The discovery of the advantages of the herein disclosed ratio between the cone volume and the cross sectional area of a balloon, when applied to a catheter balloon embodying the features of the invention, results in a catheter balloon that can expand in a controllable fashion. The inventive catheter balloon is advantageously employed as a component of balloon catheter systems and stent delivery systems, as described above. When utilized in such systems, the inventive balloon provides the advantages of decreased shifting the median section of the balloon and/or of a stent mounted thereon, and enhanced release of a stent from sleeves, or socks, if the same are provided on the inventive stent delivery system. The inventive balloon, balloon catheter, and stent delivery system thus provide advantages when utilized to treat a patient. As a result, the present invention further provides methods of dilating a bodily lumen, as well as a methods of delivering a stent, or other prosthetic device.
The inventive method of dilating a lumen generally comprises the steps of providing a balloon catheter, wherein the balloon catheter comprises at least a balloon embodying the features of the present invention. The balloon catheter is inserted into the lumen and the balloon advanced to the site that is desirably dilated. The balloon is then inflated to cause the radial expansion of the balloon and the dilation of the lumen. The balloon may then be deflated and withdrawn from the lumen.
The inventive method of delivering a stent or other prosthetic device, generally comprises the steps of providing a stent delivery device, wherein the stent delivery device comprises at least a balloon embodying features of the invention. The stent delivery system is inserted into the lumen and the stent directed to the site where it is desirably delivered. Once so positioned, the balloon is inflated, during which inflation the cone sections inflate prior to any significant expansion of the median section thereof. The median section, as well as the stent mounted thereon then expand until the stent reaches the lumen wall. Because the cone sections preferentially inflate prior to any significant expansion of the median section of the balloon and/or the stent mounted thereon, the cone sections can reduce any shifting of the stent from the desired delivery site that may otherwise occur. Once so delivered, the stent would be capable of maintaining the patency of the lumen wall. The balloon may then be deflated and removed from the bodily lumen.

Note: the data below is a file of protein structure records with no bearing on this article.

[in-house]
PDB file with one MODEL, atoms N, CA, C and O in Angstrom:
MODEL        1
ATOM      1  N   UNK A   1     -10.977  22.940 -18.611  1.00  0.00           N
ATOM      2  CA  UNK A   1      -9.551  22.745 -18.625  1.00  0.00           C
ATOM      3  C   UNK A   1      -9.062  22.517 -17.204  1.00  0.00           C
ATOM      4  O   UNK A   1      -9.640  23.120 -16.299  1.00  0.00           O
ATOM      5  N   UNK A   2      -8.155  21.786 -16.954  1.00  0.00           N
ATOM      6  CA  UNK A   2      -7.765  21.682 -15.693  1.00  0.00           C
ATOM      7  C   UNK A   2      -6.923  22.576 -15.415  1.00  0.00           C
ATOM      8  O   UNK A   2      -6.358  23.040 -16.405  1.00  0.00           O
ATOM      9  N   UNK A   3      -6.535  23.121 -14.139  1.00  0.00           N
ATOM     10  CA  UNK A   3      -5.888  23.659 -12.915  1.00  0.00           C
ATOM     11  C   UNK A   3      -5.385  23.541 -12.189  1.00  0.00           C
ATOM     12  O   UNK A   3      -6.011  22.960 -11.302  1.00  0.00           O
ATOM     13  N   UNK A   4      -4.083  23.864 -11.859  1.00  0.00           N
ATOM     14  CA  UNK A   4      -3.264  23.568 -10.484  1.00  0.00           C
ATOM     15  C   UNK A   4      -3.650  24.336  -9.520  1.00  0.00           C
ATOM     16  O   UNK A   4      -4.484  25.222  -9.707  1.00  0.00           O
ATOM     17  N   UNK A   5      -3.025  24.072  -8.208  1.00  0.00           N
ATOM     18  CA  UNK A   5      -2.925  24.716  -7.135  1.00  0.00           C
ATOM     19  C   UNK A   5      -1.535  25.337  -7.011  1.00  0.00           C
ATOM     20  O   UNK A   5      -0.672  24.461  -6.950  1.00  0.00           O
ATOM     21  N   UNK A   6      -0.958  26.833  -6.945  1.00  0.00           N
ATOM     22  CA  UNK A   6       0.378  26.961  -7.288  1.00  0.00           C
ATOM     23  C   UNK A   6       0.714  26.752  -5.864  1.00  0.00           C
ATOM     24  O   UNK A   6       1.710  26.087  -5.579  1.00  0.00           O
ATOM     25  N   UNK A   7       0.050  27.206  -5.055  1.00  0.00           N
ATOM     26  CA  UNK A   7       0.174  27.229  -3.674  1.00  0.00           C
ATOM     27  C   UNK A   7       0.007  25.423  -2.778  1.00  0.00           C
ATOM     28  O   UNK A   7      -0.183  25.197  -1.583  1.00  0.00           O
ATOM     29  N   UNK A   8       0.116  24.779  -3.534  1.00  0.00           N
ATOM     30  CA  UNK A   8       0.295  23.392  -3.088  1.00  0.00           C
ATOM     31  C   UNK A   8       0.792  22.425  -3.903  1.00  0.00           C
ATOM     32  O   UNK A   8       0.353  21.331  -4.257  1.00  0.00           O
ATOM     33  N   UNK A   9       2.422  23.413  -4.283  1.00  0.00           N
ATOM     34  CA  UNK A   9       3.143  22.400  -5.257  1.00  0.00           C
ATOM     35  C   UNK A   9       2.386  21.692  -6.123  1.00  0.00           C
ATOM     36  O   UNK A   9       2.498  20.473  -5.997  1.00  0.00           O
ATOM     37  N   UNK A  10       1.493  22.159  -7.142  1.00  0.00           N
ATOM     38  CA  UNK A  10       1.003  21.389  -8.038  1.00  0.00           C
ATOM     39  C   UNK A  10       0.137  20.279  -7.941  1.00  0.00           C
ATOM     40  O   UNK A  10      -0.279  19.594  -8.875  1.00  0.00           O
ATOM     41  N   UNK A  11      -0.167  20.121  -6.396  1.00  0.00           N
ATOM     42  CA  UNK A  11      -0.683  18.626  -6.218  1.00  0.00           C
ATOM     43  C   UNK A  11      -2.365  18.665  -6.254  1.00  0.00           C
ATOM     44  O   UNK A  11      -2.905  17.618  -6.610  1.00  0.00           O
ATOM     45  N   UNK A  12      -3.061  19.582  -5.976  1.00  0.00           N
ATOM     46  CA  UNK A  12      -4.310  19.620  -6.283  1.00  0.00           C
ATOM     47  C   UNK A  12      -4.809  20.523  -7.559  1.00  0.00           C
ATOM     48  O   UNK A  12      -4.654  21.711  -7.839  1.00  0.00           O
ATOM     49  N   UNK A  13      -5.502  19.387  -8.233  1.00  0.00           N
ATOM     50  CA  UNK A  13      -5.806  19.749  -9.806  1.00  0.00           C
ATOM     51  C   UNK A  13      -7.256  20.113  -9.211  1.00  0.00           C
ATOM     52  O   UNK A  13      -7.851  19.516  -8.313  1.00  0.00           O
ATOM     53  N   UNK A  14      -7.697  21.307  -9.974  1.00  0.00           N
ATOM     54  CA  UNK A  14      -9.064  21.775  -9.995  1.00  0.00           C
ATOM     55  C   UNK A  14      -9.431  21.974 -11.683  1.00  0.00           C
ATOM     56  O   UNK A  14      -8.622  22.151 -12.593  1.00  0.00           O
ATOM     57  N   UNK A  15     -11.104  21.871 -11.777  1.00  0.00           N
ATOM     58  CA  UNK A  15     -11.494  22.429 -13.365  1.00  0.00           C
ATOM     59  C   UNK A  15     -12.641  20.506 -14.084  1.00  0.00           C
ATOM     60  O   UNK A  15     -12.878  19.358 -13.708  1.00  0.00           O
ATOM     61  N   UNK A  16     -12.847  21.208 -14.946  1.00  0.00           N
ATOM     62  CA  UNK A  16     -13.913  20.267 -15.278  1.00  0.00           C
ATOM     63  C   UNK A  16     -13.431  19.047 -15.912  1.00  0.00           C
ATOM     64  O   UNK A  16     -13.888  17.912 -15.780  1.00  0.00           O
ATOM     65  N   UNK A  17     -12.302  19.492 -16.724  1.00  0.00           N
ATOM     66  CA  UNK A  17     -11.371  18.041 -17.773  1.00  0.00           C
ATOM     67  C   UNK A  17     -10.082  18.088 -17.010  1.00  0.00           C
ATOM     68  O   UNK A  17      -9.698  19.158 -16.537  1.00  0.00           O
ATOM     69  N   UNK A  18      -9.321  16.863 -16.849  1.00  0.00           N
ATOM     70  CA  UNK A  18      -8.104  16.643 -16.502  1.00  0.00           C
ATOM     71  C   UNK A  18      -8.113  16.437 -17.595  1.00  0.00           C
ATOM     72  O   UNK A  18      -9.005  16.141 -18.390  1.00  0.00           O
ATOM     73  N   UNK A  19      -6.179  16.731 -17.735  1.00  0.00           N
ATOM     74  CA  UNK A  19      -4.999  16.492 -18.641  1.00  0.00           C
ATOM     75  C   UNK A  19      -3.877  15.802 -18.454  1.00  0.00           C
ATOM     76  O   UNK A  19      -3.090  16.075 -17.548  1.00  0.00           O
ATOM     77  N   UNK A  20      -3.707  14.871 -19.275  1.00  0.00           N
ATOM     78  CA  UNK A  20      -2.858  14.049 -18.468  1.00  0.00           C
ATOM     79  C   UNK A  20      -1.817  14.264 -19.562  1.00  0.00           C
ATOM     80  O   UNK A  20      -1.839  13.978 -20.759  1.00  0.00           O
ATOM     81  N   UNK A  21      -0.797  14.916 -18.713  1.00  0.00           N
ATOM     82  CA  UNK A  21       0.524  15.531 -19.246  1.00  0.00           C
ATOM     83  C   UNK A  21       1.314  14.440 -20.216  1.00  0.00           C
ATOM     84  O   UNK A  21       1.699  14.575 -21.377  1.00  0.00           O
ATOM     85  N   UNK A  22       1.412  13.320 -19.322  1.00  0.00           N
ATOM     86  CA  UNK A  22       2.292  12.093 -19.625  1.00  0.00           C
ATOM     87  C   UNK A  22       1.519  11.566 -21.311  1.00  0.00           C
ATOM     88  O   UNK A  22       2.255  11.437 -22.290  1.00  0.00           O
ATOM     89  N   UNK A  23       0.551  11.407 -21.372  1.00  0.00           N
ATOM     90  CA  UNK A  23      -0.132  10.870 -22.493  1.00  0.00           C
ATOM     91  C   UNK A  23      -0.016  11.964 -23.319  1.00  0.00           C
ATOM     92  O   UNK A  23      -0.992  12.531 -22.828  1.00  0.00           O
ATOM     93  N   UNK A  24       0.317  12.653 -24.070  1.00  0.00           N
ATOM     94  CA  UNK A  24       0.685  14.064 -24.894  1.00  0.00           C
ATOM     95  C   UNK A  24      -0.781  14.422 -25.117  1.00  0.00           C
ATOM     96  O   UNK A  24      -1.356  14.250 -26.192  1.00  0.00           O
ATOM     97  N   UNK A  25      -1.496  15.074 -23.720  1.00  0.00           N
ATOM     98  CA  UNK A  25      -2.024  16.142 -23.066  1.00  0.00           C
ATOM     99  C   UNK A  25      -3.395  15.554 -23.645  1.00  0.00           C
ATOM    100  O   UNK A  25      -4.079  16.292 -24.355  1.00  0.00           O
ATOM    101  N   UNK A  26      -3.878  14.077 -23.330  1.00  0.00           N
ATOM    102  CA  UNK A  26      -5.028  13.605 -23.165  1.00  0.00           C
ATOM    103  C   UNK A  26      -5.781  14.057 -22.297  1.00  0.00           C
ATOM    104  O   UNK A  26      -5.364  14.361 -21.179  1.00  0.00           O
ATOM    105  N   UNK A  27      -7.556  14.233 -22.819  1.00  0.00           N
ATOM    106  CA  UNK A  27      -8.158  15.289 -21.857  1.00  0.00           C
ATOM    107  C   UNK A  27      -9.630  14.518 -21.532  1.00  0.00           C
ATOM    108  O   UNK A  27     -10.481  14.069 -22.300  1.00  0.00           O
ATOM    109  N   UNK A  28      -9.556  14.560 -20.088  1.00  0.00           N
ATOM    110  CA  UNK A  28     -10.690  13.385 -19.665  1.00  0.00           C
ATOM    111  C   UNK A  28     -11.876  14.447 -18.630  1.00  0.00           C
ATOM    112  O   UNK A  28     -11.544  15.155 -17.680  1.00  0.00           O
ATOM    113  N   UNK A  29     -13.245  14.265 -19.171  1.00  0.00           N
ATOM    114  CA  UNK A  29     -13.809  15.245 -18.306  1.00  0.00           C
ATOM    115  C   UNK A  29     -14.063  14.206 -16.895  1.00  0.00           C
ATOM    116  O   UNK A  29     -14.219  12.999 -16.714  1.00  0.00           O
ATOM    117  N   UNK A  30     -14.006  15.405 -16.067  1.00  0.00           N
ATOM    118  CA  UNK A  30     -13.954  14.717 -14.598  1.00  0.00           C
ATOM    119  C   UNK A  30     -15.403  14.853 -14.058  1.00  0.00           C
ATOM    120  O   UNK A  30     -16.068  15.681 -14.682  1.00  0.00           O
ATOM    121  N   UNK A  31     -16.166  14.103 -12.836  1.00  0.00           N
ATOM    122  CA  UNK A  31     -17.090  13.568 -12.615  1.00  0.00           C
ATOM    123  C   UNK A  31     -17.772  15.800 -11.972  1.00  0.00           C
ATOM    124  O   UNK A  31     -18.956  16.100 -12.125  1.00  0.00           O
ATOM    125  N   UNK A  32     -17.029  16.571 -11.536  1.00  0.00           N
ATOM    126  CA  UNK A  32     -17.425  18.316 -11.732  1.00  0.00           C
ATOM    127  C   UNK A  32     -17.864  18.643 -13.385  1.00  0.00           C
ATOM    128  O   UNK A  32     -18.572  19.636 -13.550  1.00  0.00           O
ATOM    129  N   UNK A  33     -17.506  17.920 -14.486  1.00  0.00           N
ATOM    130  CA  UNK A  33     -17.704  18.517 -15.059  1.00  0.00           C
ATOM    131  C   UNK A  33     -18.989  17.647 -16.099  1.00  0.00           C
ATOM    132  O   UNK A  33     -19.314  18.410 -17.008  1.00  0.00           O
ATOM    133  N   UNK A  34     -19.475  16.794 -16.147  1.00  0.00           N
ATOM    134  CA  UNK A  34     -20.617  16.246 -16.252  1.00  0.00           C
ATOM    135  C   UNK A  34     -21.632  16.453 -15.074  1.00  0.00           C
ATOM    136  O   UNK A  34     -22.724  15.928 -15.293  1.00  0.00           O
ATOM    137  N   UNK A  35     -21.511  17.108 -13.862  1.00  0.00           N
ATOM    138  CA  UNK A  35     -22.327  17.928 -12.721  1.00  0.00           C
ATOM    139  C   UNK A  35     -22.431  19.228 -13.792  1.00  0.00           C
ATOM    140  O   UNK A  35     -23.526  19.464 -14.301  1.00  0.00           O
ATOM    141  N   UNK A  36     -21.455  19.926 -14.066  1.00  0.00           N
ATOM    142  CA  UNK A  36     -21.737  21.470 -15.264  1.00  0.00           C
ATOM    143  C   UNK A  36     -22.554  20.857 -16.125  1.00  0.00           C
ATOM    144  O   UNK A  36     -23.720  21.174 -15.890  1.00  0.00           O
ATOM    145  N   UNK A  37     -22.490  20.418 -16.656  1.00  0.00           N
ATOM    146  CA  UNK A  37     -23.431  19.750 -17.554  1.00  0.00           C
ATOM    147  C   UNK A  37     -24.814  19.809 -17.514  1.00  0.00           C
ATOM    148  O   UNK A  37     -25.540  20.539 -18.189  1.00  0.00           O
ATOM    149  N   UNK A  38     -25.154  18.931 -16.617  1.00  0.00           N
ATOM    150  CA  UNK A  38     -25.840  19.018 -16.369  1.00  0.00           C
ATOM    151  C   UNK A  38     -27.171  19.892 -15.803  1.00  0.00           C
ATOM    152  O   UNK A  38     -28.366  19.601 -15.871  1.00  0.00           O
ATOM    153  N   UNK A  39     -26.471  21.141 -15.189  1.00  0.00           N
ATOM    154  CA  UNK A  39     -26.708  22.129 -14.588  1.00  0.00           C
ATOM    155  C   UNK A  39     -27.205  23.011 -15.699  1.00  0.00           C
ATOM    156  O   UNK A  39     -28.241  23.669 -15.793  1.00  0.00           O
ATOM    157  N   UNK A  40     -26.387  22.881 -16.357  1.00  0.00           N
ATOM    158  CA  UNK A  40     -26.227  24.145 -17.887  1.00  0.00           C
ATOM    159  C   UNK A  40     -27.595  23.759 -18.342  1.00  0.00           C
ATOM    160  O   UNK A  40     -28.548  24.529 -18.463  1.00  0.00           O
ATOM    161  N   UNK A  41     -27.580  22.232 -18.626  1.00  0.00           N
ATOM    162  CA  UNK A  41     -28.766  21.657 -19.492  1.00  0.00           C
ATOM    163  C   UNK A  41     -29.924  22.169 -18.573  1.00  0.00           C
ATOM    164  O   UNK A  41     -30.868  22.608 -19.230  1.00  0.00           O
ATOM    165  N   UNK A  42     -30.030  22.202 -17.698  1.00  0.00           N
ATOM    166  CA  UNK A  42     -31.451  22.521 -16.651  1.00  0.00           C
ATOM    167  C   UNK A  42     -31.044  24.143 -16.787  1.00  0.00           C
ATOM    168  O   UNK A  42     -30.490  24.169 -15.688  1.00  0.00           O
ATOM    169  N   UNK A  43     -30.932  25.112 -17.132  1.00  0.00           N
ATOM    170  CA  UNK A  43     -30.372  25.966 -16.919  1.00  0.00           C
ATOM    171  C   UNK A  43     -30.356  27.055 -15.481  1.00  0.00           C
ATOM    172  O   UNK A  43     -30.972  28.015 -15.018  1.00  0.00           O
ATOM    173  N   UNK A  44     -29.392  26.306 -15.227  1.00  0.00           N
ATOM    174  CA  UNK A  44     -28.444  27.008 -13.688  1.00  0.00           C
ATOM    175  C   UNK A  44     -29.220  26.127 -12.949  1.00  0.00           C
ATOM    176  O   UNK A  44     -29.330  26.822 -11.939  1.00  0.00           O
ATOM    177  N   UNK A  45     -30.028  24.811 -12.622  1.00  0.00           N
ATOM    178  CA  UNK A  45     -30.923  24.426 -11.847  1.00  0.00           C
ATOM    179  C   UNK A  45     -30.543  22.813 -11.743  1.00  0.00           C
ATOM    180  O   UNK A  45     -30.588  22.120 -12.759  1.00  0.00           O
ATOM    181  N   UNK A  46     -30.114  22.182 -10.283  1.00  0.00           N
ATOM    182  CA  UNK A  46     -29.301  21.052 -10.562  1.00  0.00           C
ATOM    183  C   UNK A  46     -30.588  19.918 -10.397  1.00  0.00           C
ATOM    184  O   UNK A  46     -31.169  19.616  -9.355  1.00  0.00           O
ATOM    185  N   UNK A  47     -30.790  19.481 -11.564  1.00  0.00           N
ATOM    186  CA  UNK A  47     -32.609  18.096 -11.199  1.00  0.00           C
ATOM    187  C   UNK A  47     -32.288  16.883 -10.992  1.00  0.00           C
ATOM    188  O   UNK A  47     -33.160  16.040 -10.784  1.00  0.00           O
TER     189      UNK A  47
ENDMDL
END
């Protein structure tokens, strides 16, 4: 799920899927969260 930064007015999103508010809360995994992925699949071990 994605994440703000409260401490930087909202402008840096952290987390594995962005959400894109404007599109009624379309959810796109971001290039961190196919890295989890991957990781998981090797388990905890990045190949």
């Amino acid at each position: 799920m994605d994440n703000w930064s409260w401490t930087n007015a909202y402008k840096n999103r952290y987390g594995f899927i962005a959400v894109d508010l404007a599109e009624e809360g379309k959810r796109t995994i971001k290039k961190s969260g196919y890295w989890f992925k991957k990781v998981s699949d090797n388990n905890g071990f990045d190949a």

A stent delivery system in accordance with the present invention may be utilized to deliver stents to, for example, coronary arteries, peripheral arteries, and visceral arteries as well as to the biliary, urinary, respiratory, reproductive or gastrointestinal tracts. Further, although stents are mentioned with particularity, and delivery system of the present invention can be utilized to deliver any prosthetic device suitably delivered with an inflatable member.
Numerous characteristics and advantages of the invention described by this document have been set forth in the foregoing description. It is to be understood, however, that while particular forms or embodiments of the invention have been illustrated, various modifications, including modifications to shape, and arrangement of parts, and the like, can be made without departing from the spirit and scope of the invention.
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|International Classification||A61F2/06, A61M25/10, A61F2/84|
|Cooperative Classification||A61M25/1002, A61F2002/9583, A61F2/958|
|European Classification||A61F2/958, A61M25/10A|
|Oct 15, 2002||AS||Assignment|
Owner name: SCIMED LIFE SYSTEMS, INC., MINNESOTA
Free format text: ASSIGNMENT OF ASSIGNORS INTEREST;ASSIGNORS:PEDERSON, JR, GARY JOHN;SEPPALA, JAN D.;MOBERG, JOHN ROBERT;AND OTHERS;REEL/FRAME:013398/0747;SIGNING DATES FROM 20020909 TO 20021002
Owner name: SCIMED LIFE SYSTEMS, INC., MINNESOTA
Free format text: ASSIGNMENT OF ASSIGNORS INTEREST;ASSIGNORS:PEDERSON, JR, GARY JOHN;SEPPALA, JAN D.;MOBERG, JOHN ROBERT;AND OTHERS;SIGNING DATES FROM 20020909 TO 20021002;REEL/FRAME:013398/0747
|Nov 6, 2006||AS||Assignment|
Owner name: BOSTON SCIENTIFIC SCIMED, INC., MINNESOTA
Free format text: CHANGE OF NAME;ASSIGNOR:SCIMED LIFE SYSTEMS, INC.;REEL/FRAME:018505/0868
Effective date: 20050101
Owner name: BOSTON SCIENTIFIC SCIMED, INC.,MINNESOTA
Free format text: CHANGE OF NAME;ASSIGNOR:SCIMED LIFE SYSTEMS, INC.;REEL/FRAME:018505/0868
Effective date: 20050101
|Nov 22, 2010||FPAY||Fee payment|
Year of fee payment: 4
|Nov 5, 2014||FPAY||Fee payment|
Year of fee payment: 8